A stroke can temporarily block blood flow to your brain. This can cause a number of serious symptoms.
A stroke can also damage the nerves that carry signals to your face, mouth, tongue, and throat. This may cause your mouth to go numb. But a stroke typically causes more than one symptom on the face.
Facial symptoms may include:
- drooping and numbness on one side of the face and mouth
- slurred speech
- blurred vision
- difficulty swallowing
Seek immediate care
A stroke is a medical emergency. Anyone who’s having a stroke must get urgent medical care. Some stroke symptoms clear up after some time. Others may be permanent. Physical therapy may help improve some stroke symptoms such as muscle weakness on one or both sides of the body.
This happens when cancer cells cause nerve or blood vessel damage in the mouth.
Other symptoms of mouth cancer include:
- soreness or irritation in the tongue or mouth area
- red or white patches in the mouth or on the lips
- thickened spots on the tongue and inside the mouth
- a sore jaw
- difficulty chewing or swallowing
Treatment includes chemotherapy, radiation, and surgery.
In some cases, mouth numbness may be permanent if a large part of the mouth or tongue is damaged. Surgery for the treatment of mouth cancer may also cause numbness in the mouth.
Mouth numbness can sometimes be a side effect of certain medications and of treatments for certain medical conditions.
Talk to your pharmacist or doctor about any symptoms that you’re worried about or that are interfering with your normal activity.
Treatments that may cause mouth numbness include:
- bisphosphonate therapy (Actonel, Zometa, Fosamax, and Boniva)
- surgery in the mouth or on the face, head, or neck
You may not have any other mouth symptoms except for numbness of the mouth or lip.
If you do have other symptoms these might include:
- itching around the mouth and lips
- a prickling feeling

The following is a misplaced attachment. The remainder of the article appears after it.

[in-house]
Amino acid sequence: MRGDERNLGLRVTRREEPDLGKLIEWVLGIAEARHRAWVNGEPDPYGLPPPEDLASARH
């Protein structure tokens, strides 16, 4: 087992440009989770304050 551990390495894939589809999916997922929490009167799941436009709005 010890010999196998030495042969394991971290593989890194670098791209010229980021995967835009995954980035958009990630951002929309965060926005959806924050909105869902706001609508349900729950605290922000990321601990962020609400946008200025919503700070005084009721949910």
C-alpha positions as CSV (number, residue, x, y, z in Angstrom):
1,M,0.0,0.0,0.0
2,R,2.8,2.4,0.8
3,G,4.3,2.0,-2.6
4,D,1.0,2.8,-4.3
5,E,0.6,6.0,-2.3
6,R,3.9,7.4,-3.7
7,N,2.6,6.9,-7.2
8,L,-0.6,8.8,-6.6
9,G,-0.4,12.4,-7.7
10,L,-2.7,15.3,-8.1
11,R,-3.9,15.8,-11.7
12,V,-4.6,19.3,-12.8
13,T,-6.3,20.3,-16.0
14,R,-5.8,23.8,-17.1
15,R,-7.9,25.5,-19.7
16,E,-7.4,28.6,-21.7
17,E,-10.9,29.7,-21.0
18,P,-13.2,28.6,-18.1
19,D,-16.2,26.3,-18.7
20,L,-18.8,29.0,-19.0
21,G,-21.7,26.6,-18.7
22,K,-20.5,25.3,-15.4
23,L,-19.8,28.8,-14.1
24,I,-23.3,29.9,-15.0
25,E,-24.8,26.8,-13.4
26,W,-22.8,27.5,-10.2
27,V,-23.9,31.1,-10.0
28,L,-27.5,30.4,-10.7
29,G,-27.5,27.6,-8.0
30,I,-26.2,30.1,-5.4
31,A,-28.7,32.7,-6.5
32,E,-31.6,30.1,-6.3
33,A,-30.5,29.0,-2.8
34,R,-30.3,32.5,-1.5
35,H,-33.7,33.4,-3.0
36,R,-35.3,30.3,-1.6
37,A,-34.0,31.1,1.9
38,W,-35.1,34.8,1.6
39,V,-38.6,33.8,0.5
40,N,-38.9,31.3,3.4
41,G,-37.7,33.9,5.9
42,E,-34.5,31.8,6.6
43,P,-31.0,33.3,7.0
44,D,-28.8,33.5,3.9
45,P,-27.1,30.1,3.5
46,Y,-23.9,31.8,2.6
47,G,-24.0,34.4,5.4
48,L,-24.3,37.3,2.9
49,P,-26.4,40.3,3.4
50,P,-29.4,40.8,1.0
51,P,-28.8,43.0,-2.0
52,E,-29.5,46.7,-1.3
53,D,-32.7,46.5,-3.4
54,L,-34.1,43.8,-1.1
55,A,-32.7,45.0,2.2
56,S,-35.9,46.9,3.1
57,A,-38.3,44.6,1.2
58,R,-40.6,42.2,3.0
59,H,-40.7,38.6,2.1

- swelling of the lips, tongue, and gums
- throat itching and swelling
- soreness or pain
- a red tongue (glossitis)
- red or white patches on the mouth or lips
- hardened or rough areas in the mouth
- mouth ulcers
There are several over-the-counter ointments and remedies to treat mouth injuries, burns, or sores that may cause numbness.
- a salt-water rinse
- a cold compress
- acetaminophen and other pain killers
- numbing creams (like Orajel)
- antiseptic mouth washes
- antihistamine liquid medications
If you have frequent mouth numbness and other symptoms, keep a daily journal of all your symptoms. Record the time, what you were doing, and if you were eating or drinking anything at the time.
This will help your doctor find out what’s causing your mouth to feel numb.
See a doctor or dentist if you have mouth numbness that lasts longer than a couple of hours or continues on-and-off for several days.
Tell your doctor if you have any other symptoms in your mouth or anywhere in your body. In most cases, mouth numbness on its own is not a sign of a serious illness.
What will a doctor check?
Your doctor will check the inside of your mouth. This may involve a careful examination of the lips, tongue, gums, roof, and sides of the mouth and throat.
If you have any patches on your lips, tongue, or anywhere in the mouth, you may need a biopsy. This involves numbing the area and removing a tiny piece of the tissue or skin. This sample is sent to a lab to be analyzed.
You may also need a blood test to find out if the numbness is linked to a change in hormones, blood sugar levels, or low levels of nutrients.
If you have a chronic condition such as diabetes, your doctor will check to see how well your blood sugar levels are balanced.
In rare cases, especially if you have other symptoms, your doctor may recommend a scan of the brain, head, face, or throat. This may show if there are any lesions or tumors in the mouth, throat, or brain.